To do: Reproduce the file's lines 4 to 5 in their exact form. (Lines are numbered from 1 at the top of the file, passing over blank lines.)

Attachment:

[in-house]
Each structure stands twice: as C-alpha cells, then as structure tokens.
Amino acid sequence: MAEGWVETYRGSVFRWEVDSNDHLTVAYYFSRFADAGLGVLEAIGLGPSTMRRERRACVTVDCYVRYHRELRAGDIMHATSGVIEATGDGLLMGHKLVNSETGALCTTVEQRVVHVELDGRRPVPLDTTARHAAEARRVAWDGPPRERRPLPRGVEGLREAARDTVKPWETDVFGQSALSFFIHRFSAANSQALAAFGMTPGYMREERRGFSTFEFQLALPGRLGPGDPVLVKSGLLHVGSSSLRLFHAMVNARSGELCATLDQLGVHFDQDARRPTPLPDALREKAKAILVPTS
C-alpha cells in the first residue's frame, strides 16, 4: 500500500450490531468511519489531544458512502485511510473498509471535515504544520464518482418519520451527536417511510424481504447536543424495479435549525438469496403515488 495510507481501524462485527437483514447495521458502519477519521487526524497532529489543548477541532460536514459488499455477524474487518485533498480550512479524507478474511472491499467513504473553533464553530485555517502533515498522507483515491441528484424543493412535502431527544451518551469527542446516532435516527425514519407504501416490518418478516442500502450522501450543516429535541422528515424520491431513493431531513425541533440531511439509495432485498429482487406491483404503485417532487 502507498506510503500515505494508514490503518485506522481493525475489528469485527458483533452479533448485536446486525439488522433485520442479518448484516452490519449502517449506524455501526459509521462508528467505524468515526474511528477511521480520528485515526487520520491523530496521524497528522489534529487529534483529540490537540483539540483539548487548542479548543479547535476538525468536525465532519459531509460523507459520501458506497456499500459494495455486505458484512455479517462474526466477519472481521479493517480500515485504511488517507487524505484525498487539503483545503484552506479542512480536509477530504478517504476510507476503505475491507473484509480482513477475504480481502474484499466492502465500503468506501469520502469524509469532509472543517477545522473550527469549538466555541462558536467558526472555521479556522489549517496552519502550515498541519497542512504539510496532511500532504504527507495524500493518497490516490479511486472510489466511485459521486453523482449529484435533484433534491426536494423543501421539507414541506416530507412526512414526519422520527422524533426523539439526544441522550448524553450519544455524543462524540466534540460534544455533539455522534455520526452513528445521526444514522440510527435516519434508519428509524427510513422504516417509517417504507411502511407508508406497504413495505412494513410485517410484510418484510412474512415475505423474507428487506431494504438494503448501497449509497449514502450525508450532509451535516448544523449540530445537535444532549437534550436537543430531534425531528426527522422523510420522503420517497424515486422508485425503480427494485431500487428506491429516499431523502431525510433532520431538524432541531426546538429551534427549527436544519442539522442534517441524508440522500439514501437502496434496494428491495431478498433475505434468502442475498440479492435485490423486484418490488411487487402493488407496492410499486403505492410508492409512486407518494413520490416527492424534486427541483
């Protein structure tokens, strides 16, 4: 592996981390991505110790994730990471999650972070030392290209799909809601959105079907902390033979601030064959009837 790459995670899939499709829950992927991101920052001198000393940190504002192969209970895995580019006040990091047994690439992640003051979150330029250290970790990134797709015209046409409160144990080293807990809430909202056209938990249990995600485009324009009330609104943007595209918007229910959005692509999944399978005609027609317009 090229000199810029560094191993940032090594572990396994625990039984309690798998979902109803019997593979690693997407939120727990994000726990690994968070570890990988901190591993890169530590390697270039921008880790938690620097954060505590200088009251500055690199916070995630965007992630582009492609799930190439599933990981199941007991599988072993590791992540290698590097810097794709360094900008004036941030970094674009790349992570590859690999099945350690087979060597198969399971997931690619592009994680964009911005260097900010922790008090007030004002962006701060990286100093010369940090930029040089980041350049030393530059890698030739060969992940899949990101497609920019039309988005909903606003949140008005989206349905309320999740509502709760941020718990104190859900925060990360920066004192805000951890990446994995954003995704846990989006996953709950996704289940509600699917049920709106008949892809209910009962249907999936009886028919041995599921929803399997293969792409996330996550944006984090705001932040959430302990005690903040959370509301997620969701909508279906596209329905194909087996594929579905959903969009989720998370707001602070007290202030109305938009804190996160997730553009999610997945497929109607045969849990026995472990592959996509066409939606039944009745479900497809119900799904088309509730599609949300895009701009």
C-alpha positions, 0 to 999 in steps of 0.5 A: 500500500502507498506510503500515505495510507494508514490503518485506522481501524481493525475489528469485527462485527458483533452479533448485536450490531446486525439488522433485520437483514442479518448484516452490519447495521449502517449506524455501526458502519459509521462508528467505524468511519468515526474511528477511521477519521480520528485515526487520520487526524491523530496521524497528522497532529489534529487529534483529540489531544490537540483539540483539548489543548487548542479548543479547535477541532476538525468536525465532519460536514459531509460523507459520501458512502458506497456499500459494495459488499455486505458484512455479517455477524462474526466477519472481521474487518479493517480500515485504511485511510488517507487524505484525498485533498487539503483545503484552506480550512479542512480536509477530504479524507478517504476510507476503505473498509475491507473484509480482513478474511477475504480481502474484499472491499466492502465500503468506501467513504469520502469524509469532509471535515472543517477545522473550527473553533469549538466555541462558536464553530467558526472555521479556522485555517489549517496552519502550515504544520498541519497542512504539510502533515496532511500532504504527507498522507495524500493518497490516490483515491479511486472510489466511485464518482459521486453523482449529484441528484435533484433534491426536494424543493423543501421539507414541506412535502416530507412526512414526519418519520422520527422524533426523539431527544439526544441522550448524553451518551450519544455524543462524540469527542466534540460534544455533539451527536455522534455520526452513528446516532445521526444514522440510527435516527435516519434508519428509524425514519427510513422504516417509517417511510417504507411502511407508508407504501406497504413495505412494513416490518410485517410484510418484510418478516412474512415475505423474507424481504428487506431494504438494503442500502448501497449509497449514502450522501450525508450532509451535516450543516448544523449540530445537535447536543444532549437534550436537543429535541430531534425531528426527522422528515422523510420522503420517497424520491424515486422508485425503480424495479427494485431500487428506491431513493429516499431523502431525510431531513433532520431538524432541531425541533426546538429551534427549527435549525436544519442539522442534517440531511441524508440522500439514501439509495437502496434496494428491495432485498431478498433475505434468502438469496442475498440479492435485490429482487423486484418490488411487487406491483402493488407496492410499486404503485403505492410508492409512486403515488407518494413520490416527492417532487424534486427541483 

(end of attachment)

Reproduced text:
C-alpha cells in the first residue's frame, strides 16, 4: 500500500450490531468511519489531544458512502485511510473498509471535515504544520464518482418519520451527536417511510424481504447536543424495479435549525438469496403515488 495510507481501524462485527437483514447495521458502519477519521487526524497532529489543548477541532460536514459488499455477524474487518485533498480550512479524507478474511472491499467513504473553533464553530485555517502533515498522507483515491441528484424543493412535502431527544451518551469527542446516532435516527425514519407504501416490518418478516442500502450522501450543516429535541422528515424520491431513493431531513425541533440531511439509495432485498429482487406491483404503485417532487 502507498506510503500515505494508514490503518485506522481493525475489528469485527458483533452479533448485536446486525439488522433485520442479518448484516452490519449502517449506524455501526459509521462508528467505524468515526474511528477511521480520528485515526487520520491523530496521524497528522489534529487529534483529540490537540483539540483539548487548542479548543479547535476538525468536525465532519459531509460523507459520501458506497456499500459494495455486505458484512455479517462474526466477519472481521479493517480500515485504511488517507487524505484525498487539503483545503484552506479542512480536509477530504478517504476510507476503505475491507473484509480482513477475504480481502474484499466492502465500503468506501469520502469524509469532509472543517477545522473550527469549538466555541462558536467558526472555521479556522489549517496552519502550515498541519497542512504539510496532511500532504504527507495524500493518497490516490479511486472510489466511485459521486453523482449529484435533484433534491426536494423543501421539507414541506416530507412526512414526519422520527422524533426523539439526544441522550448524553450519544455524543462524540466534540460534544455533539455522534455520526452513528445521526444514522440510527435516519434508519428509524427510513422504516417509517417504507411502511407508508406497504413495505412494513410485517410484510418484510412474512415475505423474507428487506431494504438494503448501497449509497449514502450525508450532509451535516448544523449540530445537535444532549437534550436537543430531534425531528426527522422523510420522503420517497424515486422508485425503480427494485431500487428506491429516499431523502431525510433532520431538524432541531426546538429551534427549527436544519442539522442534517441524508440522500439514501437502496434496494428491495431478498433475505434468502442475498440479492435485490423486484418490488411487487402493488407496492410499486403505492410508492409512486407518494413520490416527492424534486427541483
């Protein structure tokens, strides 16, 4: 592996981390991505110790994730990471999650972070030392290209799909809601959105079907902390033979601030064959009837 790459995670899939499709829950992927991101920052001198000393940190504002192969209970895995580019006040990091047994690439992640003051979150330029250290970790990134797709015209046409409160144990080293807990809430909202056209938990249990995600485009324009009330609104943007595209918007229910959005692509999944399978005609027609317009 090229000199810029560094191993940032090594572990396994625990039984309690798998979902109803019997593979690693997407939120727990994000726990690994968070570890990988901190591993890169530590390697270039921008880790938690620097954060505590200088009251500055690199916070995630965007992630582009492609799930190439599933990981199941007991599988072993590791992540290698590097810097794709360094900008004036941030970094674009790349992570590859690999099945350690087979060597198969399971997931690619592009994680964009911005260097900010922790008090007030004002962006701060990286100093010369940090930029040089980041350049030393530059890698030739060969992940899949990101497609920019039309988005909903606003949140008005989206349905309320999740509502709760941020718990104190859900925060990360920066004192805000951890990446994995954003995704846990989006996953709950996704289940509600699917049920709106008949892809209910009962249907999936009886028919041995599921929803399997293969792409996330996550944006984090705001932040959430302990005690903040959370509301997620969701909508279906596209329905194909087996594929579905959903969009989720998370707001602070007290202030109305938009804190996160997730553009999610997945497929109607045969849990026995472990592959996509066409939606039944009745479900497809119900799904088309509730599609949300895009701009």